Oeno Beach (c) Andrew Christian

Oeno Beach (c) Andrew Christian

Oeno is a low coral atoll which lies about 120 km to the north-west of Pitcairn. It consists of a small islet, 65 hectares in area, surrounded by a shallow lagoon. The reef surrounding the lagoon has a natural gap at its northern end, allowing for water exchange and for the passage of shallow-draft boats into and out of the lagoon.

Oeno atoll hosts an internationally significant wintering population of bristle-thighed curlews, as well as large breeding populations of seabirds including Murphy’s petrels, red-footed boobies, and fairy terns. Pacific rats were eradicated from Oeno in 1997, and since then bird numbers have seen a significant increase.

In 2010 it was listed as an Important Bird Area by Birdlife International, and was proposed for designation as a Ramsar site in 2005.


Pitcairn Island (c) Tony Probst

Pitcairn Island (c) Tony Probst

Pitcairn is a high volcanic island of 4.6 km2, rising to a peak of 347 metres. It is the most southerly island, and also the youngest (a little less than one million years old), in the Pitcairn group.

Seabirds including the brown noddy and the red-tailed tropicbird breed on Pitcairn. However, their numbers are lower than at the other islands of the group (likely because of the human population and introduced rats and cats). Nevertheless, Pitcairn is the only known nesting site for the endemic Pitcairn reed warbler, and for this reason it is listed as an Important Bird Area by Birdlife International.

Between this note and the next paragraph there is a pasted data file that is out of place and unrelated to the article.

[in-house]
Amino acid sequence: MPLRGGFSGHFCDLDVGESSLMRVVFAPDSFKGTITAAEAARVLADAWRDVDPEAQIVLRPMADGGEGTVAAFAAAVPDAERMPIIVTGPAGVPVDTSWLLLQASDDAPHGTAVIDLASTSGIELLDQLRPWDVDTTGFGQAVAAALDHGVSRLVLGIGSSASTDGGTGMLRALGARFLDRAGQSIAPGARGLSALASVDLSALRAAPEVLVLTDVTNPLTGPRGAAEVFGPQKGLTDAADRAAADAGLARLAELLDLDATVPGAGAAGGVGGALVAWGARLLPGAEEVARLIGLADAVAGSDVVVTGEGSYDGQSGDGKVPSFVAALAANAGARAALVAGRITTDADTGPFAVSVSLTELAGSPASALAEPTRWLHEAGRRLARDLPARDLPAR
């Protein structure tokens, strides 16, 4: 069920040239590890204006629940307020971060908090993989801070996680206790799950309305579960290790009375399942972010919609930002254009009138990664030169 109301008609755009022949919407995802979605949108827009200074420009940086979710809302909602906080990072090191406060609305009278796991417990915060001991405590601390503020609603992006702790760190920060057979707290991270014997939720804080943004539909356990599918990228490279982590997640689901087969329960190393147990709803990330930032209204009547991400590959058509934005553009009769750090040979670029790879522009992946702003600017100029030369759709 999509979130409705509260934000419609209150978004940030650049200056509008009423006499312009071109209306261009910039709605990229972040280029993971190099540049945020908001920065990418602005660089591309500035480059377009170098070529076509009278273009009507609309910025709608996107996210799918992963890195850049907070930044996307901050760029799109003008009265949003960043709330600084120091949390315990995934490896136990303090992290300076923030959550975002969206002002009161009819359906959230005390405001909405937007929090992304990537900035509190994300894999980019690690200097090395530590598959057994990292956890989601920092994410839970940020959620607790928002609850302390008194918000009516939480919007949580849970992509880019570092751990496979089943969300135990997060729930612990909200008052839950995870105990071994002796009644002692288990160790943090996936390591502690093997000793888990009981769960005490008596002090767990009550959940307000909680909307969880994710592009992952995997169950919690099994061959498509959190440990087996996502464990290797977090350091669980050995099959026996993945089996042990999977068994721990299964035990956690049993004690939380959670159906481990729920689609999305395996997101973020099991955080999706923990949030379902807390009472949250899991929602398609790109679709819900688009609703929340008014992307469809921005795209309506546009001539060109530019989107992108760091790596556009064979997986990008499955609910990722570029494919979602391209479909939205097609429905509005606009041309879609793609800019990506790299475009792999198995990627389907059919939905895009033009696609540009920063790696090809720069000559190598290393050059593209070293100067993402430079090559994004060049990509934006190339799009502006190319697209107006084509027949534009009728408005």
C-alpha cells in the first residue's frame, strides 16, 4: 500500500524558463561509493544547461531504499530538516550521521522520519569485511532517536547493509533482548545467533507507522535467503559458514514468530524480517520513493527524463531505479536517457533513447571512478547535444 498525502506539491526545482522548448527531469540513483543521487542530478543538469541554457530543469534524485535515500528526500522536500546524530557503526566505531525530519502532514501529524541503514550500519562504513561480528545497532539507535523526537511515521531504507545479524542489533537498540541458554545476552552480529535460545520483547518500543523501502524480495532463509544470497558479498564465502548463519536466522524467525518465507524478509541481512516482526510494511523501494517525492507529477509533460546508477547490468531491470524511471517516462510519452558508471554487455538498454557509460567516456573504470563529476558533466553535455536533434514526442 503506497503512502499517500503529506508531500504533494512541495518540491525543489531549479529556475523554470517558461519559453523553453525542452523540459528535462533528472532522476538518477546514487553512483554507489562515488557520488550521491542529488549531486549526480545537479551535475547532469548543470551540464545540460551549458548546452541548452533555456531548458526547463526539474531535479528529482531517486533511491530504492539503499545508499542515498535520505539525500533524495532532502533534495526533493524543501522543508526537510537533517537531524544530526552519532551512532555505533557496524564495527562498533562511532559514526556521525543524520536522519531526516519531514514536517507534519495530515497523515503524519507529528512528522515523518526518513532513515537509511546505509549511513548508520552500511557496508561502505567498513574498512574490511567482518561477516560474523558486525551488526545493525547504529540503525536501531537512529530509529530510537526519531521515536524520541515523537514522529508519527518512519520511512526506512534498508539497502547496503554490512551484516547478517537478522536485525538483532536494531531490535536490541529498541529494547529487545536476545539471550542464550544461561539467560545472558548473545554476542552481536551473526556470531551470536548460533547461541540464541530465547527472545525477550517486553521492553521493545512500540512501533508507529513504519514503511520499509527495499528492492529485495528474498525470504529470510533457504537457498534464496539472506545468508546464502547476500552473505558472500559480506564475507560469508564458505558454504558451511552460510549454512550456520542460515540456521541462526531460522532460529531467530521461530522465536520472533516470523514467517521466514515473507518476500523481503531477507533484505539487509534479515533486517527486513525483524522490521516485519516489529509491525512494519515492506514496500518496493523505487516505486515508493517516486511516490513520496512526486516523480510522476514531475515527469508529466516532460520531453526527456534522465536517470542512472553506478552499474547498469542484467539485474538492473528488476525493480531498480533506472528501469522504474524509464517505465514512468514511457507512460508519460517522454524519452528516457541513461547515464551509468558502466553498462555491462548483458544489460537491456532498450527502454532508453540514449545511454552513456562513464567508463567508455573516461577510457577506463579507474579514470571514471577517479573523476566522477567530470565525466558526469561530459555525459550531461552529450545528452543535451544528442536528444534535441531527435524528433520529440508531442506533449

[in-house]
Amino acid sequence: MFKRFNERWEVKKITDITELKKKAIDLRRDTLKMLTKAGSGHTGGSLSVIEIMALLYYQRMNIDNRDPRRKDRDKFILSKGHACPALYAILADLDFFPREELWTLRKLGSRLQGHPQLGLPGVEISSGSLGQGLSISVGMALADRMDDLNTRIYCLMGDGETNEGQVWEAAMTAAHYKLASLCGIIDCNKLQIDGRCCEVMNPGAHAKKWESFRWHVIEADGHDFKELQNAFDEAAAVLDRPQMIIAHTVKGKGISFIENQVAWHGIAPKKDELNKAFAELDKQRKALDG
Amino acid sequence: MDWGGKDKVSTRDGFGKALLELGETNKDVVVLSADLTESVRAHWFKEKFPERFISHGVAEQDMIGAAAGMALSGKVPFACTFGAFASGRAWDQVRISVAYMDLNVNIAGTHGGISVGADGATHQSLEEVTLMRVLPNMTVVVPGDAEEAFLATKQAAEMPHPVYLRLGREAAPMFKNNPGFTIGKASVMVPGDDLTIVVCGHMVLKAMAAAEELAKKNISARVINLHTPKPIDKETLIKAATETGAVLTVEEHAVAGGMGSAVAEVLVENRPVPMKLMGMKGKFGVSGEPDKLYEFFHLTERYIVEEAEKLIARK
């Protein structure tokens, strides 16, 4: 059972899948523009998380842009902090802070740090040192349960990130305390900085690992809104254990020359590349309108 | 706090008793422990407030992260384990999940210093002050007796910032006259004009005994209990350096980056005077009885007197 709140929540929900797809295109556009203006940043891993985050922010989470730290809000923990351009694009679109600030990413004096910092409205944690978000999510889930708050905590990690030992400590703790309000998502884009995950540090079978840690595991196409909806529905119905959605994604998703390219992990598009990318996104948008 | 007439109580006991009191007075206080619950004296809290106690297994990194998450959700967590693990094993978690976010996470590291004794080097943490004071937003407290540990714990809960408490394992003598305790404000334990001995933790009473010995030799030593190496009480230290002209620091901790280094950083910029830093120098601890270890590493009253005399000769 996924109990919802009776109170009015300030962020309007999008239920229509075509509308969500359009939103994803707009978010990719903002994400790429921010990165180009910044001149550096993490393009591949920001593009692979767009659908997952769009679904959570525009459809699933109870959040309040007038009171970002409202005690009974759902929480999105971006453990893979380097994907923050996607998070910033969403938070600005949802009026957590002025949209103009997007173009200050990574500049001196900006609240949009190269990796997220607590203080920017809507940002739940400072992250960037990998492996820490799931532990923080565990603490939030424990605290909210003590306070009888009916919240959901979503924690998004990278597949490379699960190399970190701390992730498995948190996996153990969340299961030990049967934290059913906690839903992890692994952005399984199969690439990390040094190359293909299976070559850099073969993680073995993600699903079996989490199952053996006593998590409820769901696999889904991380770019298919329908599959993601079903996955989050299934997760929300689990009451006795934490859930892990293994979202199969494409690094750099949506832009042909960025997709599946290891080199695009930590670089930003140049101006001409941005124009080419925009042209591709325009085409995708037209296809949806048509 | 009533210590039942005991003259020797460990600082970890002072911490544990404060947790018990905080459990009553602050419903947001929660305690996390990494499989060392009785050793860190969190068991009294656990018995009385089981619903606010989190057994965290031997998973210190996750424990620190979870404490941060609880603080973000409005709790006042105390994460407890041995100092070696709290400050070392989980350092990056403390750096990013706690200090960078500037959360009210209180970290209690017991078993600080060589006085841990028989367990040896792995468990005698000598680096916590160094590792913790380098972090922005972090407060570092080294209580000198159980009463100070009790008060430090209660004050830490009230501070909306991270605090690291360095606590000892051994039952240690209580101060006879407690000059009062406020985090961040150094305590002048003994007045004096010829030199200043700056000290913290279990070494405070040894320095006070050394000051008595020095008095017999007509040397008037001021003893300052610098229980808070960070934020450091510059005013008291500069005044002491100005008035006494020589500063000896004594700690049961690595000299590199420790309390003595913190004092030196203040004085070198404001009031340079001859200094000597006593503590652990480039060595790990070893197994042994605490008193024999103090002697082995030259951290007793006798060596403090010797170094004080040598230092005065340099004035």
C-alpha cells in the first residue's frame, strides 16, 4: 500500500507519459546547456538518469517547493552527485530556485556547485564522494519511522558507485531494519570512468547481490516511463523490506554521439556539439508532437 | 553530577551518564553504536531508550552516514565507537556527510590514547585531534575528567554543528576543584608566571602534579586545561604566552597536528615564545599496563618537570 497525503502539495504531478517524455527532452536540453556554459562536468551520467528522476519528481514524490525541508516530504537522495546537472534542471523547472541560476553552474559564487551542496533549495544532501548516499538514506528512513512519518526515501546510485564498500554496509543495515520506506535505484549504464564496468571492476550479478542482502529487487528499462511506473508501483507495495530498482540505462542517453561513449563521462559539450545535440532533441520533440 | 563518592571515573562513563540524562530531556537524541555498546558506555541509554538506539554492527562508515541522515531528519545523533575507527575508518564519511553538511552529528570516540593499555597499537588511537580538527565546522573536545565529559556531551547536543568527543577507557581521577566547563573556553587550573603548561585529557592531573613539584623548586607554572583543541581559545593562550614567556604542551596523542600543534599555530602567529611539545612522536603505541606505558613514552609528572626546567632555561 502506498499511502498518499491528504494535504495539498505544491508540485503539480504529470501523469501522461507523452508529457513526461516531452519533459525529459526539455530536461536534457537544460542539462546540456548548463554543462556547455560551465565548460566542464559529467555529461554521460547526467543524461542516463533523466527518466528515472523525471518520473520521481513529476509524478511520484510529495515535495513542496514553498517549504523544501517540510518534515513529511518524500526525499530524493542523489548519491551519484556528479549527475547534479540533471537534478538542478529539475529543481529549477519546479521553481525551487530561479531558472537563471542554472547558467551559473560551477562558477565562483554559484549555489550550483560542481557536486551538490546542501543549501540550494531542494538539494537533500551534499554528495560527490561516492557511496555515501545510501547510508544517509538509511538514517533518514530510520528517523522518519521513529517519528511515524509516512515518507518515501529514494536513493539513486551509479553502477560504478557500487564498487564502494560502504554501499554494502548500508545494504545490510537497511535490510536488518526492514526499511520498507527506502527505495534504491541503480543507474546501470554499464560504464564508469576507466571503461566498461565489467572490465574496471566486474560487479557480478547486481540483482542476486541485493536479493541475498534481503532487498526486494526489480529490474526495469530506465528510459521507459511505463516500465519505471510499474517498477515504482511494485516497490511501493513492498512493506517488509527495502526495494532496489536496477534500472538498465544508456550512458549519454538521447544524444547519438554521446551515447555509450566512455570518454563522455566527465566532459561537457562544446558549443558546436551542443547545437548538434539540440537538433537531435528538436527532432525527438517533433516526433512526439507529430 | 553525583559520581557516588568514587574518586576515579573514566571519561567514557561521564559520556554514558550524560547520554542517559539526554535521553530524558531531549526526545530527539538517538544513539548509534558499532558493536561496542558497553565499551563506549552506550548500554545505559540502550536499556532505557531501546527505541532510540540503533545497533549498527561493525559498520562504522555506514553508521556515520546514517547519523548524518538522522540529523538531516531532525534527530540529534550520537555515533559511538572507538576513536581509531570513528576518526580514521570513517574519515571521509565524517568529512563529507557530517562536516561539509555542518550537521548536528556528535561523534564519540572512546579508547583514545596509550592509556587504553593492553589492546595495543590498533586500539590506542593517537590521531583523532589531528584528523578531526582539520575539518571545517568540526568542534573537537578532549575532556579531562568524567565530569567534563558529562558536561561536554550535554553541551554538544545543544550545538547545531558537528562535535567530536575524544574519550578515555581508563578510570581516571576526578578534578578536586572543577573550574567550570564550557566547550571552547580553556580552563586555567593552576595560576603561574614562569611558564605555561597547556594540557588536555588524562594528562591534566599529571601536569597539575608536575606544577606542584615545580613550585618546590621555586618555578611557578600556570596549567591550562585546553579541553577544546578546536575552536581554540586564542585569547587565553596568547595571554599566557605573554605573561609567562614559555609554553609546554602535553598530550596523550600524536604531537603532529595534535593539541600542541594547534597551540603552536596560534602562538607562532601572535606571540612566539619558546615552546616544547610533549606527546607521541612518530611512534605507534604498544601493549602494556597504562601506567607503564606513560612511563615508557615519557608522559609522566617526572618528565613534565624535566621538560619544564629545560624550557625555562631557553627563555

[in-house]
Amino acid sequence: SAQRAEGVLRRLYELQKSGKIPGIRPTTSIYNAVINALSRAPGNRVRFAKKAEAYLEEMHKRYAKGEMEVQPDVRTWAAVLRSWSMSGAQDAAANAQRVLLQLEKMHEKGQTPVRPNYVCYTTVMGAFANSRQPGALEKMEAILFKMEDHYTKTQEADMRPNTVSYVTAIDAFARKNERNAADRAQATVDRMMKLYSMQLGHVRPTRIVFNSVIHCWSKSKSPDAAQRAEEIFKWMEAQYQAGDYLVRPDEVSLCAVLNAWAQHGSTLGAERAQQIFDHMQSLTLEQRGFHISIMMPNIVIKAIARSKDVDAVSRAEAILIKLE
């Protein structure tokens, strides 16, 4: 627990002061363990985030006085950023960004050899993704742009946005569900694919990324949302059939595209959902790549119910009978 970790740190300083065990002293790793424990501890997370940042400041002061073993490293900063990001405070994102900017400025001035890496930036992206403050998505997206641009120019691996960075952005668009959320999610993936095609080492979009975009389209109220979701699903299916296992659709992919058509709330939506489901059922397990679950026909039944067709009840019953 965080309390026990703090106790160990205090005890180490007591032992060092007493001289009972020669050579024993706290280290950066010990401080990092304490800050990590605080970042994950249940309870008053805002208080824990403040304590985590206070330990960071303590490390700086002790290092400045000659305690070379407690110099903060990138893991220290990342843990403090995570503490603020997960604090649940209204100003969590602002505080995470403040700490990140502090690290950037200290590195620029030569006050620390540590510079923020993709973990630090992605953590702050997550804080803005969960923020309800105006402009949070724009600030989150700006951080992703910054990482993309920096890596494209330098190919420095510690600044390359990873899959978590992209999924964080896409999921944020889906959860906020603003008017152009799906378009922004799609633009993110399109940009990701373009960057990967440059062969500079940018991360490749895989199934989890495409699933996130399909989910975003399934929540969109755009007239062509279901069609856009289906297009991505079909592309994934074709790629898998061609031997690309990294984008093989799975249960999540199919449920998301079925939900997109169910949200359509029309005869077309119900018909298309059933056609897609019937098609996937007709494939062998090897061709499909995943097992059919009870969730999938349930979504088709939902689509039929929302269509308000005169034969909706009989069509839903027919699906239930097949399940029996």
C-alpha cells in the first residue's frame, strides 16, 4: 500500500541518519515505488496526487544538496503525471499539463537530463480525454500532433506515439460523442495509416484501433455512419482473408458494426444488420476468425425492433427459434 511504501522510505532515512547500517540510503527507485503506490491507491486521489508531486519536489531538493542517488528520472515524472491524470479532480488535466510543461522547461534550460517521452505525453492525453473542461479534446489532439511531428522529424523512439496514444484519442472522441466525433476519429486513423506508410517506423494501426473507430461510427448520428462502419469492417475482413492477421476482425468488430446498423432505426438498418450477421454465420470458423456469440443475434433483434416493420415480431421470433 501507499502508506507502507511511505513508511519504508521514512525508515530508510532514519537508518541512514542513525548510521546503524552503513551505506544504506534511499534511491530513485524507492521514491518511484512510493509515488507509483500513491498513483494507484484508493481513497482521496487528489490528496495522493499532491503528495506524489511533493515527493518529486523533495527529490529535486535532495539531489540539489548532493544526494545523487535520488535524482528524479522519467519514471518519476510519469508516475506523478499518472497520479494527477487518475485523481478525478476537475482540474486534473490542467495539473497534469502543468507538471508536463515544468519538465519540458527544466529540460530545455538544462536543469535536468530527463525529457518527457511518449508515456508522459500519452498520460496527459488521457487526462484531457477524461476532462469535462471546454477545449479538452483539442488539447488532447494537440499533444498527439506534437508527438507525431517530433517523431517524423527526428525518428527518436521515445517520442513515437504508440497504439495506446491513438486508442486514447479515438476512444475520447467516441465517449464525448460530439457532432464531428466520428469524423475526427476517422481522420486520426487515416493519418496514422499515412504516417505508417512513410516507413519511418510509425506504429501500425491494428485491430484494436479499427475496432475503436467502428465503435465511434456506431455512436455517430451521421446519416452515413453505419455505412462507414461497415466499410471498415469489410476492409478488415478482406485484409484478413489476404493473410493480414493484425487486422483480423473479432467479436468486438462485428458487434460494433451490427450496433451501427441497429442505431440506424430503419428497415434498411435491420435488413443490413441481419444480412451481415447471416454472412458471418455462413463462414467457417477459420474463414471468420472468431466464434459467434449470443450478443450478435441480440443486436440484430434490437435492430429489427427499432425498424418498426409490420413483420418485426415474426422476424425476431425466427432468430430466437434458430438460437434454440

Pitcairn is home to 81 native plants, nine of which are known to be endemic. The majority of these native plants are now threatened, and the endemic yellow fatu – only rediscovered in 2003 – is now extinct in the wild.


Henderson Lorikeet (c) RSPB

Henderson Lorikeet (c) RSPB

Henderson is the largest of the four islands in the Pitcairn group. The island is 43 km2 and sits roughly 35 metres above sea level. Thanks to the low level of human influence, Henderson is one of the best remaining examples of a raised coral atoll ecosystem, and for this reason was granted UNESCO World Heritage Site status in 1988.

Henderson is home to over 50 species found nowhere else on earth, including four unique land-birds: the Henderson fruit-dove, Henderson lorikeet, Henderson rail and Henderson reed-warbler. The island, a global stronghold of the gadfly petrel group, is also the only known breeding site of the endangered Henderson petrel, and is listed as an Important Bird Area by Birdlife International. Sadly, these birds are threatened by the presence of introduced Pacific rats. The RSPB and partners are currently working to remove rats from the island and allow bird numbers to replenish.

Over 60 plants are native to Henderson, of which nine are known to be endemic. Two introduced timber species (miro and tou) are both important as a source of wood for Pitcairn Islanders.


Tagging a Murphy's petrel (c) RSPB

Tagging a Murphy’s petrel (c) RSPB

Ducie is the most remote of the Pitcairn Islands, and the southernmost coral atoll in the world. The atoll comprises four islets or motus with a combined total area of just 1.5 square miles. The main landmass is named Acadia.

Over 90% of the world’s Murphy’s petrel (or 250,000 pairs) nest on Ducie, and it is also an extremely important nesting site for Kermadec and Herald petrels, and Christmas shearwaters. For this reason Ducie has been named an Important Bird Area by Birdlife International. In 1997, introduced Pacific rats were eradicated from Ducie, which has likely contributed to its continued role as a seabird haven.

Ducie is low in plant diversity, with just three native species recorded.